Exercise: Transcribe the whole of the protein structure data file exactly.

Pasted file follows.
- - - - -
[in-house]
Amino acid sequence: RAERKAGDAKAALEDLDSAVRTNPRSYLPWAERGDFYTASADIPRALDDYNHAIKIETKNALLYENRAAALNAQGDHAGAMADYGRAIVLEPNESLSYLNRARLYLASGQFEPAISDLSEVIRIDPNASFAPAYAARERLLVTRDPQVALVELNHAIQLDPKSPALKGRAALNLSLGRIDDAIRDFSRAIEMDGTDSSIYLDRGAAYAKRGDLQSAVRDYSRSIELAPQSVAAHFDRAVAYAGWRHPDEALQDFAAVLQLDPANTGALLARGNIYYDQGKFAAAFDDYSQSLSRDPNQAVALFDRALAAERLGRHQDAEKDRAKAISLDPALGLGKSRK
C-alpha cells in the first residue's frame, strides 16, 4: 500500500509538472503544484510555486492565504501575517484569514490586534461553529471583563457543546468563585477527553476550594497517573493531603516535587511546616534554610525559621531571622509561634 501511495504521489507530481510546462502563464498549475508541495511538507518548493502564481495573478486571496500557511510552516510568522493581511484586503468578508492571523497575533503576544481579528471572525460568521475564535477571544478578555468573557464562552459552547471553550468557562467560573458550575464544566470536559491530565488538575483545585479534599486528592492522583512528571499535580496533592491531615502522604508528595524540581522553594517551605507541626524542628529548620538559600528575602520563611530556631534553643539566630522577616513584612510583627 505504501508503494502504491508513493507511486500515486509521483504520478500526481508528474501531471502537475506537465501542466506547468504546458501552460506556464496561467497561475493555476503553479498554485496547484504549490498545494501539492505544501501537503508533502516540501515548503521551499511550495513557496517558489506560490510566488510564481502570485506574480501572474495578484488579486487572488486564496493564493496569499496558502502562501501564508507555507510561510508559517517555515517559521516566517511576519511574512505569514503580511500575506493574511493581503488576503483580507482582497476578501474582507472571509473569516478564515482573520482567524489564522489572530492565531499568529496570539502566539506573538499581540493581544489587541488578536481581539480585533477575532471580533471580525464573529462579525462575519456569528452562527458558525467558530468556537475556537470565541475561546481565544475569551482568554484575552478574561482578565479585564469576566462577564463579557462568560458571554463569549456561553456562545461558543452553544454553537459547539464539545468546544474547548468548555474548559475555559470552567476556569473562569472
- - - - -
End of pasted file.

[in-house]
Amino acid sequence: RAERKAGDAKAALEDLDSAVRTNPRSYLPWAERGDFYTASADIPRALDDYNHAIKIETKNALLYENRAAALNAQGDHAGAMADYGRAIVLEPNESLSYLNRARLYLASGQFEPAISDLSEVIRIDPNASFAPAYAARERLLVTRDPQVALVELNHAIQLDPKSPALKGRAALNLSLGRIDDAIRDFSRAIEMDGTDSSIYLDRGAAYAKRGDLQSAVRDYSRSIELAPQSVAAHFDRAVAYAGWRHPDEALQDFAAVLQLDPANTGALLARGNIYYDQGKFAAAFDDYSQSLSRDPNQAVALFDRALAAERLGRHQDAEKDRAKAISLDPALGLGKSRK
C-alpha cells in the first residue's frame, strides 16, 4: 500500500509538472503544484510555486492565504501575517484569514490586534461553529471583563457543546468563585477527553476550594497517573493531603516535587511546616534554610525559621531571622509561634 501511495504521489507530481510546462502563464498549475508541495511538507518548493502564481495573478486571496500557511510552516510568522493581511484586503468578508492571523497575533503576544481579528471572525460568521475564535477571544478578555468573557464562552459552547471553550468557562467560573458550575464544566470536559491530565488538575483545585479534599486528592492522583512528571499535580496533592491531615502522604508528595524540581522553594517551605507541626524542628529548620538559600528575602520563611530556631534553643539566630522577616513584612510583627 505504501508503494502504491508513493507511486500515486509521483504520478500526481508528474501531471502537475506537465501542466506547468504546458501552460506556464496561467497561475493555476503553479498554485496547484504549490498545494501539492505544501501537503508533502516540501515548503521551499511550495513557496517558489506560490510566488510564481502570485506574480501572474495578484488579486487572488486564496493564493496569499496558502502562501501564508507555507510561510508559517517555515517559521516566517511576519511574512505569514503580511500575506493574511493581503488576503483580507482582497476578501474582507472571509473569516478564515482573520482567524489564522489572530492565531499568529496570539502566539506573538499581540493581544489587541488578536481581539480585533477575532471580533471580525464573529462579525462575519456569528452562527458558525467558530468556537475556537470565541475561546481565544475569551482568554484575552478574561482578565479585564469576566462577564463579557462568560458571554463569549456561553456562545461558543452553544454553537459547539464539545468546544474547548468548555474548559475555559470552567476556569473562569472